It is actually Costelloesque

Following up from my Age piece, in the same newspaper Peter Costello attacks the government describing the PM as a “Whitlamite in conservative clothing.” I haven’t seen the Monthly essay yet but in terms of what the government is actually doing, it is very fiscally conservative. How do I know? Well you have to distinguish between the components of the fiscal position that are structural or on-going and those that are cyclical. The latter include the drop in tax revenues that thanks to the extra progressivity we got into the tax system under Costello is much more cyclically — especially, the GST and income tax components. But they also include the various once-off payments and expenditures that were announced yesterday and last year. Take those away and the government is in a structural surplus — just as it was during the latter Costello years.

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This stands in contrast to the Whitlam era that included large on-going expenditures in social security, health and education that were long-term expenditure items only some of which would be reduced in a recovery. Fraser kept much of this going and it was not until Hawke and Keating that a government dealt with structural issues.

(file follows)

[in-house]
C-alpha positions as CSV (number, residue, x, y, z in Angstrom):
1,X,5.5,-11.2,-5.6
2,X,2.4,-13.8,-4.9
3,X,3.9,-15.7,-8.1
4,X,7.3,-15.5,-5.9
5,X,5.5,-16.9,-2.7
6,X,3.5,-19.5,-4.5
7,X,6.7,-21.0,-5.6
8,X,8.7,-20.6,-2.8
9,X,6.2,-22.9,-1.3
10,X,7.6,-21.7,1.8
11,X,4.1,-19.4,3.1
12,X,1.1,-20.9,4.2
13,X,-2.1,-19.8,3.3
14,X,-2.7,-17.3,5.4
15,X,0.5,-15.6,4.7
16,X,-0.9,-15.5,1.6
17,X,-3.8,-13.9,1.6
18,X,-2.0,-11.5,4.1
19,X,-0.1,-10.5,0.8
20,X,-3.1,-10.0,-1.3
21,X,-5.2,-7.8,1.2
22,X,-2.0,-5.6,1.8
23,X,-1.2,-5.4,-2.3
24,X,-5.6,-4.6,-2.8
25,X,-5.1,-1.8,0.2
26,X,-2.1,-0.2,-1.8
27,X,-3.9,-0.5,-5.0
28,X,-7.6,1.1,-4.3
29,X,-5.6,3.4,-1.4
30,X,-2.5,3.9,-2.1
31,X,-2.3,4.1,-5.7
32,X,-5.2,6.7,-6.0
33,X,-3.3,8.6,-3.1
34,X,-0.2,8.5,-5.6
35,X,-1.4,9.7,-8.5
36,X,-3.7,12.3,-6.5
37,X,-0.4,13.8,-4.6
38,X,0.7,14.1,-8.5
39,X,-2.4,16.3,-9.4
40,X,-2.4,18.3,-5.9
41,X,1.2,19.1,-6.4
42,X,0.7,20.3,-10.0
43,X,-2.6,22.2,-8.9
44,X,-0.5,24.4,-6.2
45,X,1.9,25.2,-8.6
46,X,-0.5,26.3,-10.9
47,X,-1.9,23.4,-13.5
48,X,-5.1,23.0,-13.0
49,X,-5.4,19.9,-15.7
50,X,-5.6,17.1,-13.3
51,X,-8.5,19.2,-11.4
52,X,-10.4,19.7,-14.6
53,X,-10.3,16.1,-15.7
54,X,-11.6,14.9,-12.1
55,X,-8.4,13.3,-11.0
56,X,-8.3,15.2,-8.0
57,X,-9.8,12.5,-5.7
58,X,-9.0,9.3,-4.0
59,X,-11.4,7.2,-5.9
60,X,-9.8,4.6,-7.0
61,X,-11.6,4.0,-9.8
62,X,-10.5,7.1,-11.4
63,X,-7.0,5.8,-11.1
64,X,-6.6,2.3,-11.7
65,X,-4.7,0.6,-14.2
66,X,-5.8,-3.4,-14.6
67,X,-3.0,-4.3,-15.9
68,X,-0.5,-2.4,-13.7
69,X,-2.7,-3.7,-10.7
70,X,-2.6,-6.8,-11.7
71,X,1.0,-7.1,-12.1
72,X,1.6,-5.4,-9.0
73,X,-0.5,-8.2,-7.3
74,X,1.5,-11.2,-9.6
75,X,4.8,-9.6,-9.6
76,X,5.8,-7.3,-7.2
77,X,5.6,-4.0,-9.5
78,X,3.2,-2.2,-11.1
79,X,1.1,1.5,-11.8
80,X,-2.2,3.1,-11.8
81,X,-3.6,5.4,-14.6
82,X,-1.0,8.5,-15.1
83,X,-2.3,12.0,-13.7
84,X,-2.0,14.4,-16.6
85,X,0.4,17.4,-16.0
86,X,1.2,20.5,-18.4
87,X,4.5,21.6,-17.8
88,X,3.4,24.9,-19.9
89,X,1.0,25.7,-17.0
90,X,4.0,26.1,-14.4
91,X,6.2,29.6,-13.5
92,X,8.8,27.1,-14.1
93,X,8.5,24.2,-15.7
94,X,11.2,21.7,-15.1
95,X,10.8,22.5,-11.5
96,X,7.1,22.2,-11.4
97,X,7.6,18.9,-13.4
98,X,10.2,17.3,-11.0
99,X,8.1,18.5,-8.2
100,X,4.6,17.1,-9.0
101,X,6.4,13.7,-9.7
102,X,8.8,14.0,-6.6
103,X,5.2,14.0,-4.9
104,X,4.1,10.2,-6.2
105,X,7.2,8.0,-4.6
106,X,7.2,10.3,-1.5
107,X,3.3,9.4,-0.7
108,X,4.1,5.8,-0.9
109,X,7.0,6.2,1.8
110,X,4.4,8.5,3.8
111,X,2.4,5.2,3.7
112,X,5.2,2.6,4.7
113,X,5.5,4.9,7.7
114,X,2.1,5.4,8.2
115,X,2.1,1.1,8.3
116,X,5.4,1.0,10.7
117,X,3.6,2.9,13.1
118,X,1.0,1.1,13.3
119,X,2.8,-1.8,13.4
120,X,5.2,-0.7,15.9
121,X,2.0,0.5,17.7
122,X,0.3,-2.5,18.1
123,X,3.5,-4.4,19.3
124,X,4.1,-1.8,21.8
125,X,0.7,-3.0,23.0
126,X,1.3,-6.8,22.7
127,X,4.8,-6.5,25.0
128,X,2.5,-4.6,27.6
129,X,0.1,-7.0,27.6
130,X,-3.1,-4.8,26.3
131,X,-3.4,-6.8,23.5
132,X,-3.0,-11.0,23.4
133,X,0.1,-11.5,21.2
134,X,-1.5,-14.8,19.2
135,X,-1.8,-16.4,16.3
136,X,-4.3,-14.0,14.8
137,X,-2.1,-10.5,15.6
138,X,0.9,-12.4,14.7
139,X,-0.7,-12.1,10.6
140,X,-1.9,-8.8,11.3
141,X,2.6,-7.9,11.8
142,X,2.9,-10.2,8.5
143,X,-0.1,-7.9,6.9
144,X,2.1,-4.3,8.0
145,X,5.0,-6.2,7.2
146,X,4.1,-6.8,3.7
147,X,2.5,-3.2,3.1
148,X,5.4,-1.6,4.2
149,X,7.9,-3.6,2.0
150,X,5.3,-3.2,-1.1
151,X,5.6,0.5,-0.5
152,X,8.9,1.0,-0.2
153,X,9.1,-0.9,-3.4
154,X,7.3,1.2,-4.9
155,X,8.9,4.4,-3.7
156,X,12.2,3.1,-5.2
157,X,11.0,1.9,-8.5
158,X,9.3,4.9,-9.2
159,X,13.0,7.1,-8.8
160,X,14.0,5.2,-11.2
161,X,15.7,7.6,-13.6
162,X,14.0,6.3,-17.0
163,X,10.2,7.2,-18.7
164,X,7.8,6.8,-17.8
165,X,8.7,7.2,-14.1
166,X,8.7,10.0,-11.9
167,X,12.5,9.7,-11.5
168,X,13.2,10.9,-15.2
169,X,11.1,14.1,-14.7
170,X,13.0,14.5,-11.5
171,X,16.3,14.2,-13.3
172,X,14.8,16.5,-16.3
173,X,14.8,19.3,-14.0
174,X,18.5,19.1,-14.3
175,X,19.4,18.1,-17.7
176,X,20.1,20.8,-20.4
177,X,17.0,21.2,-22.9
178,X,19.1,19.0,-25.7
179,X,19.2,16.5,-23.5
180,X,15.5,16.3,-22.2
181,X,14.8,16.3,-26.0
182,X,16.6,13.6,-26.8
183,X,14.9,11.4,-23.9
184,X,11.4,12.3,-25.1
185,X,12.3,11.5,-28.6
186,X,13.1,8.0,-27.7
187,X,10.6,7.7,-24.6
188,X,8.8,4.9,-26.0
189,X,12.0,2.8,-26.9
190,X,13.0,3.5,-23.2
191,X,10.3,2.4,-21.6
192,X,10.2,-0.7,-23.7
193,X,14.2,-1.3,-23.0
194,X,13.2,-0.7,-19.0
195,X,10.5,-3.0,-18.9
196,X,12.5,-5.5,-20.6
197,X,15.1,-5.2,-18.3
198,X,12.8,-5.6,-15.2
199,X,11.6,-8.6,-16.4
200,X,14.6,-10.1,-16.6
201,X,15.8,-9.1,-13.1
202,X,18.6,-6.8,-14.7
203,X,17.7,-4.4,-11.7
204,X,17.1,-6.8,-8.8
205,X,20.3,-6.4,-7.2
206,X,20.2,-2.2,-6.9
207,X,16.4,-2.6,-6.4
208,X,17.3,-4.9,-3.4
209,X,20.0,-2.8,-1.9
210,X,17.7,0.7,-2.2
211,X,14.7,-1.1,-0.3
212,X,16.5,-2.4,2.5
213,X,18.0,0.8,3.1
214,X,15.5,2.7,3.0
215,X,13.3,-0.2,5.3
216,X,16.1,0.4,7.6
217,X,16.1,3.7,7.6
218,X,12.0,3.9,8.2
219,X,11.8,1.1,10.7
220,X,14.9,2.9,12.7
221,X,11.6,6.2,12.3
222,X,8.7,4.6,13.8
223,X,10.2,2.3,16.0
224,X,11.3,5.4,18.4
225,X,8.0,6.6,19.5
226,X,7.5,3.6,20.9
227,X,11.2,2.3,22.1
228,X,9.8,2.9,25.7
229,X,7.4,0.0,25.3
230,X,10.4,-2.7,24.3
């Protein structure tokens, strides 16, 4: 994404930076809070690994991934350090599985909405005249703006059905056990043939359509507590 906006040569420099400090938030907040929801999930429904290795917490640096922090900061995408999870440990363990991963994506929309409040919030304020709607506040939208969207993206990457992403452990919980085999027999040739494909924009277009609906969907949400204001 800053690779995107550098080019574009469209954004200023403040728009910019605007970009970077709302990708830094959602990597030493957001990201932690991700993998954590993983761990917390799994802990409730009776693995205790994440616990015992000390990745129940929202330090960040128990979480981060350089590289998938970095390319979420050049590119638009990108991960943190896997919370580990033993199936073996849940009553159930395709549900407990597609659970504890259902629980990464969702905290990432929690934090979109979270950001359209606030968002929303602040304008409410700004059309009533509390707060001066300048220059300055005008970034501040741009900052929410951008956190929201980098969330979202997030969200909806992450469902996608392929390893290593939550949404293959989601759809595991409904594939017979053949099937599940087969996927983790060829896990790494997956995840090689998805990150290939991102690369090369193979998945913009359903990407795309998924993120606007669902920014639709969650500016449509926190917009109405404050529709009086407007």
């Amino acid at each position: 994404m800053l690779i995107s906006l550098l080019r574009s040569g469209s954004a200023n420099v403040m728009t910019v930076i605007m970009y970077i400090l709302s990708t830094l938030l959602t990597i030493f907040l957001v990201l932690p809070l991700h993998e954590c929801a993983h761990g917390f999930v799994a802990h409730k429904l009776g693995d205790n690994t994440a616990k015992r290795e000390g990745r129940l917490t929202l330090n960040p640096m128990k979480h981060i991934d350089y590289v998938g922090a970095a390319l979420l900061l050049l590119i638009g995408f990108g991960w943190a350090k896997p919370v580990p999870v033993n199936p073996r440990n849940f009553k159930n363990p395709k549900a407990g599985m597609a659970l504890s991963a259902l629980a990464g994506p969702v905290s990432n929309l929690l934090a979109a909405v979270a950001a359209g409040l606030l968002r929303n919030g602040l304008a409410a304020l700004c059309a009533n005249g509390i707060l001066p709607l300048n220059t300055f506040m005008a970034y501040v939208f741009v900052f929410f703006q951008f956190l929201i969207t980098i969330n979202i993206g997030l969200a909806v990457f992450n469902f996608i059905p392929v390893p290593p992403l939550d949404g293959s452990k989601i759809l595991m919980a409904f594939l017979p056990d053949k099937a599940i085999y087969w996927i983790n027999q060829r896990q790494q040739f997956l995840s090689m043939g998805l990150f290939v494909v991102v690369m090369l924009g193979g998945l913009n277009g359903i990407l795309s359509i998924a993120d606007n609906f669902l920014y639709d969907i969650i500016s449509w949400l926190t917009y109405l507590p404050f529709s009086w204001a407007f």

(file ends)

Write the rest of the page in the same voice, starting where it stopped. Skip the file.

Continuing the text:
The budget moving into deficit, hopefully ahead of the numbers and automatically is what we actually want. Does Peter Costello really want to distance himself from advocating that type of fiscal management?

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3 thoughts on “It is actually Costelloesque”

  1. <i>Overall, despite appearances, the stimulus is strikingly economically conservative.</i>

    Yes of course it is, Joshua.  with each job costing 500,000 bucks a pop it’s absoltuely free market in orientation. Lol.

    Why are you too afraid to call it what it is, a keynesian spending binge that will do nothing to raise living standards.

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